Vivo V25 Pro review: A solid mid-ranger with a weird party trick - MrLiambi's blog


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Thursday, 15 September 2022

Vivo V25 Pro review: A solid mid-ranger with a weird party trick

With the Vivo 25 Pro, the brand continues its tradition of utilising colourful and eye-catching designs on its mid-range smartphones.

This phone is quite the looker, and it has a unique trick up its sleeve, thanks to a UV reactive colour changing glass back.

In the hyper-competitive mid-range smartphone market, though, looks will only get you so far. We wanted to find out how the Vivo V25 Pro performs in the real world.

Over the last few weeks, we've been daily driving the bold blue device, in an effort to uncover all of its strengths and weaknesses.


  • Dimensions: 158.9 x 73.52 x 8.62mm
  • Weight: 190 grams
  • Finishes: Surfing Blue or Starlight Black
  • UV-reactive fluorite AG glass back

The Vivo V25 Pro features curved edges on the front and back, with a slim design that feels great in the hand. The glass back has a lovely matte finish that feels soft to the touch and resists fingerprints extremely well. The frame has a shiny high-gloss finish, in a matching blue colour, but we were less keen on that. It doesn't quite match the top-notch fit and finish that's found on the rest of the device.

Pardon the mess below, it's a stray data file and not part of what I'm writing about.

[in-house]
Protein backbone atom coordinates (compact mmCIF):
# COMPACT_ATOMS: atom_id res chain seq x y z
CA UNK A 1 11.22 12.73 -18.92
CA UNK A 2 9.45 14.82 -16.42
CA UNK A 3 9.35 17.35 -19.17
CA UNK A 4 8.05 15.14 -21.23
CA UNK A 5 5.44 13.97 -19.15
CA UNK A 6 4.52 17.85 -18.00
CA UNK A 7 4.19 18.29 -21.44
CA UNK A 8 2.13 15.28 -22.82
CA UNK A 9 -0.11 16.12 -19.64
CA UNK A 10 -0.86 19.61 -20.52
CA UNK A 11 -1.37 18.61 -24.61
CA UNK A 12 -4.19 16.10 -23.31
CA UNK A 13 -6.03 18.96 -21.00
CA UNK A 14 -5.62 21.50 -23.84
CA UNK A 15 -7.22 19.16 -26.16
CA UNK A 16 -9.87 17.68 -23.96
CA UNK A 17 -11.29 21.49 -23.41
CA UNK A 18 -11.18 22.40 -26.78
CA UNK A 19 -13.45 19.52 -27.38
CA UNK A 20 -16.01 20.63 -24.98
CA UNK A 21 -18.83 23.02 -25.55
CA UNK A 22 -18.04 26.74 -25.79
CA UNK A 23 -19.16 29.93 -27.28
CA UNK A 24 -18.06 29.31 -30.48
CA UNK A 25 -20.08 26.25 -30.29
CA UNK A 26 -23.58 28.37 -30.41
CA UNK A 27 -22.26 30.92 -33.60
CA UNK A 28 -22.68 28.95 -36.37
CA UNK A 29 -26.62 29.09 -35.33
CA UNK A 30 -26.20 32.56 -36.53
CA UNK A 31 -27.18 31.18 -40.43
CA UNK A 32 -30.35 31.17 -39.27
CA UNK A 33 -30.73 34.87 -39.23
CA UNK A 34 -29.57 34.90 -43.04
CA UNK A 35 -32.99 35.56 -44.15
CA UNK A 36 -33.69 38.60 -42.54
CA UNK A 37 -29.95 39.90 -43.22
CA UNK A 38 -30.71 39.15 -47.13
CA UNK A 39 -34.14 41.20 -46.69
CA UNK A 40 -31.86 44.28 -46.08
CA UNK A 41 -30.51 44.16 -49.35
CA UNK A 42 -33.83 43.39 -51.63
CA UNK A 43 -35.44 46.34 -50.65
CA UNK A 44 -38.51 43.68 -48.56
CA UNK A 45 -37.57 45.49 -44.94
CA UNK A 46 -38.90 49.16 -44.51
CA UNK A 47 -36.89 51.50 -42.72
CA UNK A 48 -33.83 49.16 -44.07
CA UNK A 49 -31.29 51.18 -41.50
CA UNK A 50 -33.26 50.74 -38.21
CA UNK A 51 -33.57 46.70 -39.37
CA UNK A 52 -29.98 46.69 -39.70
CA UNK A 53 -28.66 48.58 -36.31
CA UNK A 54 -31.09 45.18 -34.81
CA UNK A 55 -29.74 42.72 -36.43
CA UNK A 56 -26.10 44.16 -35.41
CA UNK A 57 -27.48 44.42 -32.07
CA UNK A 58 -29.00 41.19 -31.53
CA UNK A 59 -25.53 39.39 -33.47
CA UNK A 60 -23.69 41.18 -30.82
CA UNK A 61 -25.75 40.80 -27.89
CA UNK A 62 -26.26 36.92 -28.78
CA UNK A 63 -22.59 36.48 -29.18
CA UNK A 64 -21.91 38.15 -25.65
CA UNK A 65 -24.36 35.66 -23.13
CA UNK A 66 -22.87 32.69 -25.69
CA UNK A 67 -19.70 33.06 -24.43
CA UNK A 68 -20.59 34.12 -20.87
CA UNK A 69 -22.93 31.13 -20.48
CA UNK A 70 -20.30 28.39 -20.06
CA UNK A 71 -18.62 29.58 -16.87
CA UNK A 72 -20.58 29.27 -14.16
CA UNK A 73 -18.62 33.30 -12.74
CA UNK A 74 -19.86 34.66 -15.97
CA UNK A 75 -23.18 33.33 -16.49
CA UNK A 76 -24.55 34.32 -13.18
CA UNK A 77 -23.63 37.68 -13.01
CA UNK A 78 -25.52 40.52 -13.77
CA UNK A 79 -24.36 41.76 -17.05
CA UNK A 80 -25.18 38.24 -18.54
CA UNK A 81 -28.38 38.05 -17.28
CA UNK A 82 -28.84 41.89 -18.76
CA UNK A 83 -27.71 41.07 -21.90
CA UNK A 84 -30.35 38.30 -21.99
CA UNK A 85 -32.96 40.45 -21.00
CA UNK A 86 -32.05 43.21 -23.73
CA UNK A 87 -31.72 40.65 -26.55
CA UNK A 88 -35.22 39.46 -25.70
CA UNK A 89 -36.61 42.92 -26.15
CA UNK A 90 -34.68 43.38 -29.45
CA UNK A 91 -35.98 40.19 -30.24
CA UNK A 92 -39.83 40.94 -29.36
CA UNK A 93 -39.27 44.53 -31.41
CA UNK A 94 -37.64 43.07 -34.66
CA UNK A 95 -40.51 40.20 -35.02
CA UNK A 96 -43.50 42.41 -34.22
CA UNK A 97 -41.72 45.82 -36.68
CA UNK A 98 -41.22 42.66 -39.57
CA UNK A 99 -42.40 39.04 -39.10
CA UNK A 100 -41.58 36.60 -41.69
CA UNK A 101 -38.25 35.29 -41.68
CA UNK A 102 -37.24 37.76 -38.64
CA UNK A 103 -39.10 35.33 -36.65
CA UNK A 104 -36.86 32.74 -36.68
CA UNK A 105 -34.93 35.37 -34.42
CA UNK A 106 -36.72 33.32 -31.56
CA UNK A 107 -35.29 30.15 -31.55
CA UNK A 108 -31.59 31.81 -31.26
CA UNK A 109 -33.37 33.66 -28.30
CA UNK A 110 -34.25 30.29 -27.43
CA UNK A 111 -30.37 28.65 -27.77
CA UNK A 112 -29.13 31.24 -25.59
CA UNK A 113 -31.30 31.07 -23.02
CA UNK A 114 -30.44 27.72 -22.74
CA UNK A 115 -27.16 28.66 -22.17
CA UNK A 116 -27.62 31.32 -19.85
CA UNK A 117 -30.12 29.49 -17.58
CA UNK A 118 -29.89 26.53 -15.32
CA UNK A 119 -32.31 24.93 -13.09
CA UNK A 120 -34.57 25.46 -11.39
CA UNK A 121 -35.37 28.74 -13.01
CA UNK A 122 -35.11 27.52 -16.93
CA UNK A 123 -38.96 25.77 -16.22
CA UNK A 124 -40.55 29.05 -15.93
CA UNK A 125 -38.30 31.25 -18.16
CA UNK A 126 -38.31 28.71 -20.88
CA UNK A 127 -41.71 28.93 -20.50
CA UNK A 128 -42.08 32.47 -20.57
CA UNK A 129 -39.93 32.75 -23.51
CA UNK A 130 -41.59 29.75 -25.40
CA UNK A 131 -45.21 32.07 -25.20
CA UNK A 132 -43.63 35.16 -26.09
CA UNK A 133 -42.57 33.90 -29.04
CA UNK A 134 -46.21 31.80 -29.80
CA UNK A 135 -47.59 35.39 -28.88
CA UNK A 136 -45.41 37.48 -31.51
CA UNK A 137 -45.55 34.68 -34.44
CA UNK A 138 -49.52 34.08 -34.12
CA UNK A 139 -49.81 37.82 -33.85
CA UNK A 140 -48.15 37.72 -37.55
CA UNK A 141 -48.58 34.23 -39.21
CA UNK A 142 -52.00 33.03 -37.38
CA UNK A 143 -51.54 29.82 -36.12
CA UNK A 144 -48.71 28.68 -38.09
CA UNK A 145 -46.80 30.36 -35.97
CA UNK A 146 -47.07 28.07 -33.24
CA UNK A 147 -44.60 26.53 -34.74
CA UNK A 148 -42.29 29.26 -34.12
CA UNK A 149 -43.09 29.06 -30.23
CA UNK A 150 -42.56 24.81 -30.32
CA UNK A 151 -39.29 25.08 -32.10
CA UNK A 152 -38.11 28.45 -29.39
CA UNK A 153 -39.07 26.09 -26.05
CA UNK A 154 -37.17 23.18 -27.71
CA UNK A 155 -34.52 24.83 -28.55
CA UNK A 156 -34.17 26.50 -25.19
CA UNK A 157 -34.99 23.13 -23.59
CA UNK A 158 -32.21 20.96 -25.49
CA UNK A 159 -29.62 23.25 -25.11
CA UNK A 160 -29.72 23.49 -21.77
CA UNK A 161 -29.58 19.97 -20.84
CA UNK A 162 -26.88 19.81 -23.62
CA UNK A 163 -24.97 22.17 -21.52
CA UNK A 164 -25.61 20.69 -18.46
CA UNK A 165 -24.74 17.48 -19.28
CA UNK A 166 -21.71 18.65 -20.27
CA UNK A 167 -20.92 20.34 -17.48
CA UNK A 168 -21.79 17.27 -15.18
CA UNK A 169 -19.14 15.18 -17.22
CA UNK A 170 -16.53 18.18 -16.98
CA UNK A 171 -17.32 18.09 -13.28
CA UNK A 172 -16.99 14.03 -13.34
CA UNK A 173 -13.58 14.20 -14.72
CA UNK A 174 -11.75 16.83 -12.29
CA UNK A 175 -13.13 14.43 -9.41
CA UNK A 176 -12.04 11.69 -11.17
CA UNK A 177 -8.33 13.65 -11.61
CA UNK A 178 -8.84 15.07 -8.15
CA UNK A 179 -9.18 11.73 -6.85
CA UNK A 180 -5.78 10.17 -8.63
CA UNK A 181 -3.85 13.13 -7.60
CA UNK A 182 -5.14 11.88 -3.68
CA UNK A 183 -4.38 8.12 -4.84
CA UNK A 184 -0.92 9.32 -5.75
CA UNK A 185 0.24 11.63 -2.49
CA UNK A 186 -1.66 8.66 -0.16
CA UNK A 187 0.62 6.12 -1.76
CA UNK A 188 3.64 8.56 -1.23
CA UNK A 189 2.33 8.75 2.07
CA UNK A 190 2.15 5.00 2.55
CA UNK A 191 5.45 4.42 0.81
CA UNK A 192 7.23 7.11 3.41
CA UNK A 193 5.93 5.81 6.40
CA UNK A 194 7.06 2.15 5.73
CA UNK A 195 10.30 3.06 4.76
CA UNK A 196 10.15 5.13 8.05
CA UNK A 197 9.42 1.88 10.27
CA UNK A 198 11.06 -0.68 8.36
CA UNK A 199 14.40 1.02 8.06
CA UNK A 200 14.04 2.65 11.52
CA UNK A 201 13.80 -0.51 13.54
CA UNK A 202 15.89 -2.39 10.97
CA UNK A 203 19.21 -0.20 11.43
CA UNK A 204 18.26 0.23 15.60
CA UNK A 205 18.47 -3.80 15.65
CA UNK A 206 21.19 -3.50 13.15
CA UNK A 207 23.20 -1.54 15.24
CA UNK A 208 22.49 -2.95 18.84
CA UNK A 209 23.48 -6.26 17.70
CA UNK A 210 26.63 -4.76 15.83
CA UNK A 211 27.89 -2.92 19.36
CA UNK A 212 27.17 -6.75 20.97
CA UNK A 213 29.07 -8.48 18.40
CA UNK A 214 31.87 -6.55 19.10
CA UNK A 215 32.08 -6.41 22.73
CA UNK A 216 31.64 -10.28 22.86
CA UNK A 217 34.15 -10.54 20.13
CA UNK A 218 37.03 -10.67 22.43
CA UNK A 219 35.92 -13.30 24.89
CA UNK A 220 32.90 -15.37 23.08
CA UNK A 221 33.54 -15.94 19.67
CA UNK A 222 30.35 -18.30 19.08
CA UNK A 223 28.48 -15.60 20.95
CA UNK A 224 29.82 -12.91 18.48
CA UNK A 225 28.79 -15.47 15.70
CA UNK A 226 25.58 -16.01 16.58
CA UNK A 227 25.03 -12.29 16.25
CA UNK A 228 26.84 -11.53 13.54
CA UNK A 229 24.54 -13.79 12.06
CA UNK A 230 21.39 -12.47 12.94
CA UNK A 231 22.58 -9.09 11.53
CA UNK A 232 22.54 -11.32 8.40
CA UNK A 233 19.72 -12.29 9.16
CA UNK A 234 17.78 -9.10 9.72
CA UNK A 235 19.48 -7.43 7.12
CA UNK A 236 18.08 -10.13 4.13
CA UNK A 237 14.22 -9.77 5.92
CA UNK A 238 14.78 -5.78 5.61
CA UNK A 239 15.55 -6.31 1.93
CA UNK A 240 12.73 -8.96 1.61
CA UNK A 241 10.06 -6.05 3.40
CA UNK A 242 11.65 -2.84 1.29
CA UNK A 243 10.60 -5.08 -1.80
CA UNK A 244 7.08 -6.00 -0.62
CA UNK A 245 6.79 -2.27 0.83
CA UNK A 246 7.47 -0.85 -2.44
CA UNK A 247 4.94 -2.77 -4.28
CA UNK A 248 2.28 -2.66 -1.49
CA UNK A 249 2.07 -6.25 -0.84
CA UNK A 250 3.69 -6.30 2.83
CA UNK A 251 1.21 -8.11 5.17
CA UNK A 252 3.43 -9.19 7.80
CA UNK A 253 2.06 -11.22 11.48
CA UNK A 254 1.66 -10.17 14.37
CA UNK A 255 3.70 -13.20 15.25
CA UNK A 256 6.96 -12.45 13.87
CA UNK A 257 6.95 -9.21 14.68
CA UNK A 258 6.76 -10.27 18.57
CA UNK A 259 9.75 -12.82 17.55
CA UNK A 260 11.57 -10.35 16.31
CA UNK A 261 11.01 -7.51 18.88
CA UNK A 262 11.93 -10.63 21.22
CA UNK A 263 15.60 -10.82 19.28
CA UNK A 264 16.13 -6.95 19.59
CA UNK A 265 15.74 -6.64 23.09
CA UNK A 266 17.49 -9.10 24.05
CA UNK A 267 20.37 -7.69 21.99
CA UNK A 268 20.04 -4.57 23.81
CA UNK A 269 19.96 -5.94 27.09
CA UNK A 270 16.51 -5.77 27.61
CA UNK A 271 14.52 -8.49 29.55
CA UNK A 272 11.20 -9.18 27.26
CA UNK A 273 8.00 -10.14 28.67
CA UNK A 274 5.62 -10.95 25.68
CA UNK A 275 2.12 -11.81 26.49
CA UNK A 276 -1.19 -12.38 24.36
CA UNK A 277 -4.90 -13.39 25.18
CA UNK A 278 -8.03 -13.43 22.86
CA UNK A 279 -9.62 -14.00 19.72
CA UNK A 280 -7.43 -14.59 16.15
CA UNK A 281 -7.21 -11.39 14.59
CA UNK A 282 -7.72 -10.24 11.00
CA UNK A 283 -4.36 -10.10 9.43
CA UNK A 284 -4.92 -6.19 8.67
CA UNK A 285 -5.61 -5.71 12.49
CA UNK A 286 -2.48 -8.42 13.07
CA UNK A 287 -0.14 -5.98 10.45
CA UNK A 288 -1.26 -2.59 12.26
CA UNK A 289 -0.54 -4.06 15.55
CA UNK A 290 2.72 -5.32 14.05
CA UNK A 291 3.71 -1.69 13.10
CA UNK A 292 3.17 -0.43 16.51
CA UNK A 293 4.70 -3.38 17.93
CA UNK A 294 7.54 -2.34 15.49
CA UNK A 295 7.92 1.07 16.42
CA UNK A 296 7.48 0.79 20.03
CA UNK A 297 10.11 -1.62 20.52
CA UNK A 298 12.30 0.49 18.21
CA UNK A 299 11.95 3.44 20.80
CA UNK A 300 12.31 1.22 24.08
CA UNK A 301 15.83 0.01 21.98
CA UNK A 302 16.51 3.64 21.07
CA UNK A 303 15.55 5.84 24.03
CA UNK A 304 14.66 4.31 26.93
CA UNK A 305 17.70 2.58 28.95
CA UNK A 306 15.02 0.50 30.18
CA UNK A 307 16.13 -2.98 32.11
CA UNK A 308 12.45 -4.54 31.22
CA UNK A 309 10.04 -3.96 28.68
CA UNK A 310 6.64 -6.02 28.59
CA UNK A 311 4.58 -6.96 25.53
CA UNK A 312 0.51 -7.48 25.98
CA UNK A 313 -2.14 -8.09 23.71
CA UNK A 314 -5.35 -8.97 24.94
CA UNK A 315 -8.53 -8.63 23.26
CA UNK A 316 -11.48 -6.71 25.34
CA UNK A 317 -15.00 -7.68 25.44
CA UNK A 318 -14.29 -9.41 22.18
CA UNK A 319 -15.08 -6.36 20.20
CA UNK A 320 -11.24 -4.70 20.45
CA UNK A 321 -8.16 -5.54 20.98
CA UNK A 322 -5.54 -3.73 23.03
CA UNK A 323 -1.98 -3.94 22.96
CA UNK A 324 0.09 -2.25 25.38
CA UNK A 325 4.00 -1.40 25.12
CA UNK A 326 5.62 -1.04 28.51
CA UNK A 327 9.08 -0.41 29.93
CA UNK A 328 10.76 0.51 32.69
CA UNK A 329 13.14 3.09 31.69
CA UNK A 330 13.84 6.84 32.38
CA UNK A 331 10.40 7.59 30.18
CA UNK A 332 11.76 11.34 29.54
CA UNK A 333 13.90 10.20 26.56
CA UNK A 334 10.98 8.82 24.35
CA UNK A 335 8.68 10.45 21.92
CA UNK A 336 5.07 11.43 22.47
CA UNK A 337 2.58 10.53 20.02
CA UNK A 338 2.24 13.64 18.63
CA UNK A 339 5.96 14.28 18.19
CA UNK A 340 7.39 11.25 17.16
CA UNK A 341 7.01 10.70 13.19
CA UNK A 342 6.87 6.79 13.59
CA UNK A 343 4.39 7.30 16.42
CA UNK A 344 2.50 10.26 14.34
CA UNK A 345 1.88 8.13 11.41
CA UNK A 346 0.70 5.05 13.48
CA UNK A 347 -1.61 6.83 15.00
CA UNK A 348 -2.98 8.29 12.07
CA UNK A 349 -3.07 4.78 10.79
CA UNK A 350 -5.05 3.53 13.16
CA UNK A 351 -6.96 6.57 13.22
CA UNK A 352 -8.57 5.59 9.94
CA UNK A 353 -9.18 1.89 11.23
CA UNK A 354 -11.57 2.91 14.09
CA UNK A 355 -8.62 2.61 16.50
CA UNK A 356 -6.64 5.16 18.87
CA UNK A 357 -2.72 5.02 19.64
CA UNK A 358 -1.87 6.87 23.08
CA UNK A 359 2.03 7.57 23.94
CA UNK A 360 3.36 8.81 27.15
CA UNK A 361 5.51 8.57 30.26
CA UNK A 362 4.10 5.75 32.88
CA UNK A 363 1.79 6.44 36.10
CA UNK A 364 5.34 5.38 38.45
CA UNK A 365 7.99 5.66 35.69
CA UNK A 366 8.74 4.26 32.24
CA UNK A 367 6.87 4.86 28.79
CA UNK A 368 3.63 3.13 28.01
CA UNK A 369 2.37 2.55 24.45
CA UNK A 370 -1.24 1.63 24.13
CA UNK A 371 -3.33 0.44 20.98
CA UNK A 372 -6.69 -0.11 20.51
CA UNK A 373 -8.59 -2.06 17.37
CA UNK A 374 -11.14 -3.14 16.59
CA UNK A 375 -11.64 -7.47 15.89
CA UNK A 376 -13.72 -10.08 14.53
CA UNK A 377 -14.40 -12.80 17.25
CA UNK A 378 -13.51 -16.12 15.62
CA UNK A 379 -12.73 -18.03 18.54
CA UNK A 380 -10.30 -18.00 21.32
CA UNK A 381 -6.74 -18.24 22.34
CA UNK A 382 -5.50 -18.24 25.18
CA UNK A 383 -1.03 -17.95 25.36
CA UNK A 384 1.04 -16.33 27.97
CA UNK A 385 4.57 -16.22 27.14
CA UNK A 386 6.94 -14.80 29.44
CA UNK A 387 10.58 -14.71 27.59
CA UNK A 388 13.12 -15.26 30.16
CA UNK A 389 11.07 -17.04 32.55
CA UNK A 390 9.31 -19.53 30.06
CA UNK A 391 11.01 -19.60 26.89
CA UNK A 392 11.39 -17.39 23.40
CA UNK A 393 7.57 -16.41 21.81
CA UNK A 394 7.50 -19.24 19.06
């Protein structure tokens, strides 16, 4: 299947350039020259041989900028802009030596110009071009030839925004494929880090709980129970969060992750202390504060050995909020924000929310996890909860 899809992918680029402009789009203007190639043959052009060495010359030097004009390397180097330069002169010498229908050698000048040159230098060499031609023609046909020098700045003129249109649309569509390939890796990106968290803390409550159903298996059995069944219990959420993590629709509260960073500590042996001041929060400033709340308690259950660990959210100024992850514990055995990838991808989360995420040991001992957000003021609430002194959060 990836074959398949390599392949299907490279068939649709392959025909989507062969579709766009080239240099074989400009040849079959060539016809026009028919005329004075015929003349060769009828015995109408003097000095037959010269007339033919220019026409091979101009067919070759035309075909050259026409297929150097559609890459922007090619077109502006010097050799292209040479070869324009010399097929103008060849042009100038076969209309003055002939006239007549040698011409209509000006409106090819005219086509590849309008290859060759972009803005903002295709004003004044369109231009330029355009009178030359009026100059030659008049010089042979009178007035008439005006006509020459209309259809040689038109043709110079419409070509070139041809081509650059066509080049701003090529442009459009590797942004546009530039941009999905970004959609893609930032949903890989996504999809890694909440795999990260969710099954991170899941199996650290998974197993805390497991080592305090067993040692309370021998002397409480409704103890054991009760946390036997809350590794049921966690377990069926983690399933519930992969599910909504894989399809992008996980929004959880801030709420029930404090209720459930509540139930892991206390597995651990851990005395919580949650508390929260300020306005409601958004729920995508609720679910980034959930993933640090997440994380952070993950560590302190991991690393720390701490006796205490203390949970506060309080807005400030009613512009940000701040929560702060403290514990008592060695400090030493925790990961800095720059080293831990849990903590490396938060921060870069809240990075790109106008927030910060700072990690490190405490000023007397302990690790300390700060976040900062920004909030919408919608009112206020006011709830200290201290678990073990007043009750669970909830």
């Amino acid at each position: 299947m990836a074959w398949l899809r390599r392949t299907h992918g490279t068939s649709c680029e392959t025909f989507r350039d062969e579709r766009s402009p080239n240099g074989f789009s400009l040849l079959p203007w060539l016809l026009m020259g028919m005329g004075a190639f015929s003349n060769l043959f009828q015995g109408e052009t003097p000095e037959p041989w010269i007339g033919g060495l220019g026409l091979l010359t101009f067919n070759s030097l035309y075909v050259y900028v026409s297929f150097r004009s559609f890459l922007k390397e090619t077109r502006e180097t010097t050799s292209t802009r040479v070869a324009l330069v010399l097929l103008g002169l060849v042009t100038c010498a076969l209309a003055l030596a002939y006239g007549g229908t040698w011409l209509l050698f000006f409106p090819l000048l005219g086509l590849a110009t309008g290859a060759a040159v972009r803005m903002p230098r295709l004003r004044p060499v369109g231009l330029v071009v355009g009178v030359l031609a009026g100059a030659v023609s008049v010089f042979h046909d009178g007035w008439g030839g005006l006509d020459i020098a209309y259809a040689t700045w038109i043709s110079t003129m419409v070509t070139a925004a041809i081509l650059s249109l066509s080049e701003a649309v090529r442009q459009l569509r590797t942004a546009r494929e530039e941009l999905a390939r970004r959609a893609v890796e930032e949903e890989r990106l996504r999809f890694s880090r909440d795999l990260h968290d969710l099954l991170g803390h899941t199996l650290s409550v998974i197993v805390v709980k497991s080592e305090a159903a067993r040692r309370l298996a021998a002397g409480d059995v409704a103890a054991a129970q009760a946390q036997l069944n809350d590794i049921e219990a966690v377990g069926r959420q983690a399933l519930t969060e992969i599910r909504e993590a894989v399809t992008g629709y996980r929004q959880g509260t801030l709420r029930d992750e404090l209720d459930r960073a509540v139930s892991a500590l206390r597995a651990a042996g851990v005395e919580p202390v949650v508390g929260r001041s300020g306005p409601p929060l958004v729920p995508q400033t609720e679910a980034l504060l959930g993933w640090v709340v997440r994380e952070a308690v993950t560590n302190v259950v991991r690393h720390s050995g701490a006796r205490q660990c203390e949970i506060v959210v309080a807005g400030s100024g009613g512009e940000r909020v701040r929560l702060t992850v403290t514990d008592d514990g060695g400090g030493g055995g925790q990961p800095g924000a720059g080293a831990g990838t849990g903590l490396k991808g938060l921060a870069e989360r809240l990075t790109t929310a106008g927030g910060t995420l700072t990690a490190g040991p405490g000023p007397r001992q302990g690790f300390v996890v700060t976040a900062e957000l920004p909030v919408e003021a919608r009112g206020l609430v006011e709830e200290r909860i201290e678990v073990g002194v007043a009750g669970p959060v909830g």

For those looking for a more subtle device, it's also available in black, but the black option misses out on the V25 Pro's colour-changing party trick. When exposed to UV light, the Surfing Blue colourway shifts from pale blue to dark blue. Our review sample was sent with a UV torch, which allowed us to draw patterns on the rear panel. We were also given a template with a surfing design that we could use to decorate the phone.

After about 5 minutes, the pattern fades back into a uniform colour, so the whole thing is kind of pointless. However, it's the first phone that we've seen with this unusual skill, and it certainly makes it stand out in a crowded marketplace.